. . . this handsome volume will fill a collection gap while providing warrior-loving browsers with an informative and brightly illustrated book to enjoy.
So what happened after the rule of the Roman Empire? Though a variety of factors infiltrated Roman rule, one major force presented big problems for the Romans: barbarian tribes. In many accounts of history, these "barbarians" are nameless and go without much comment; however, Kroll's book dives into discussion of different tribes, how they lived, what they did, and what happened after them. The adventure begins with the Goths, led by Alaric, and includes information about religion and graphics, showing the change from the Latin and Greek alphabet to the futhark developed by Bishop Ulfilas. Next up are the Huns. There the reader learns about their wanderer lifestyle and siblings Bleda and Attila. As time passes, the reader moves north to Scandinavia to read about the Vikings. Of particular note is an illustration of the nine worlds of the Norse universe as well as the Viking beliefs and class system, including one of the earliest lawmaking bodies. Lastly the reader travels east to meet the Mongols and Temuchin, later known as Genghis Khan. One of the best resources of the book is the map at the beginning of each chapter showing the location and movement of the tribe. There is also a great time line at the end with color coding and facts with the dates that serves as a great visual to break down the information about all of the barbarian groups. Reviewer: K. Meghan Robertson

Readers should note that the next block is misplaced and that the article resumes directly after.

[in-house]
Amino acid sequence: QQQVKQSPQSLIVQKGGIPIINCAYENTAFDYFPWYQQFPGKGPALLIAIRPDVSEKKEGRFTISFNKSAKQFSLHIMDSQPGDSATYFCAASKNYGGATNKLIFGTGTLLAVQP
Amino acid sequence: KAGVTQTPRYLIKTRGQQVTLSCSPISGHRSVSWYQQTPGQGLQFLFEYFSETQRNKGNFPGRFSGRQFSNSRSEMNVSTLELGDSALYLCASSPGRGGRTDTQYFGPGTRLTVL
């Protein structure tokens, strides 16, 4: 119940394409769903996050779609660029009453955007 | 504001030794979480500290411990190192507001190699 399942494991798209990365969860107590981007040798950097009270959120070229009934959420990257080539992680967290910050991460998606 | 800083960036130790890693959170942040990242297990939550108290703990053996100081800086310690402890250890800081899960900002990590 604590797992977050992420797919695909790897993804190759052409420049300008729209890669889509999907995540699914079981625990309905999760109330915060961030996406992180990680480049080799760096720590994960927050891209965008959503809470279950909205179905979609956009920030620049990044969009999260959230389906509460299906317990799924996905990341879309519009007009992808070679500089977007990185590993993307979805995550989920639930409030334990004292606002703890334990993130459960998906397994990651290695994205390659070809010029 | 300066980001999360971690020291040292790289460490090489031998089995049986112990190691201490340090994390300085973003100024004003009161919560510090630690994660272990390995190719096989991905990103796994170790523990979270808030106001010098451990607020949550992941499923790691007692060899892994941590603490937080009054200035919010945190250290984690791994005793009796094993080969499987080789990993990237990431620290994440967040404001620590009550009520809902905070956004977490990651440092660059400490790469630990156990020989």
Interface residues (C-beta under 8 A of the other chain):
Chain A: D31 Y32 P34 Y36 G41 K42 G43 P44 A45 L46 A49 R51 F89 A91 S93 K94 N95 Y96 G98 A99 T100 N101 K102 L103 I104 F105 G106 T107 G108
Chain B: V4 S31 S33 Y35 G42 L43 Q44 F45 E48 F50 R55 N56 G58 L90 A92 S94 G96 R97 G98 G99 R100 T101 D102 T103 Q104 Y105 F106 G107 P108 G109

Children's Literature - K. Meghan Robertson
Gr 4–7—Kroll describes, in a chapter each, the way of life for Goths, Huns, Vikings, and Mongols; the political, economic, and societal pressures that caused them to leave their homes; and the leaders who successfully changed their boundaries of influence. Byrd's watercolor and pen-and-ink illustrations add a level of detail that will help children visualize the dif-ferent groups of men, women, and children. Full spreads as well as smaller border pictures depict a representative home and some aspects of the community, including agricultural practices, style of dress, building materials, etc. Religious beliefs, including the relationship between paganism and Christianity and the practice of scapulimancy (predicting the future by reading the cracks in burned animal bones) are explored. The dense text is presented in a small-sized font, making the book best suited for older elementary or middle school readers. While the layout and art may indicate a younger audience, elementary-grade children who take the time to explore the work will be rewarded by a thought-provoking, action-packed glimpse into a less-familiar part of history. A detailed time line helps unite the four parts of the book and sets the stage for the Europeans' expansion during the "Age of Discovery" in the 1400s.—Lucinda Snyder Whitehurst, St. Christopher's School, Richmond, VA
Sure, Vikings get all the good press-but as Kroll points out, they weren't the only warlike people to raid, invade and topple established empires between 100 CE and the death of Tamerlane in 1405. After noting at the outset that the prejudicial connotation of the term "barbarian" was often but not always just, he goes on to profile the relatively brief but bloody careers of the Goths, Attila's Huns, the Vikings and the Mongol Hordes of Genghis Khan and his descendants. Focusing not so much on their gorier practices as on their conquests and most prominent leaders, he chronicles the rise and fall of each, with general comments on origins, life ways and religions. Byrd remarks on the paucity of accurate source material but fills his large illustrations with colorful details, energetic figures and artfully composed reconstructions of historical and mythological scenes, as well as visual references to enduring cultural contributions. Rousing reading for all armchair sword-wielders and plunder-seekers. (Nonfiction. 10-12)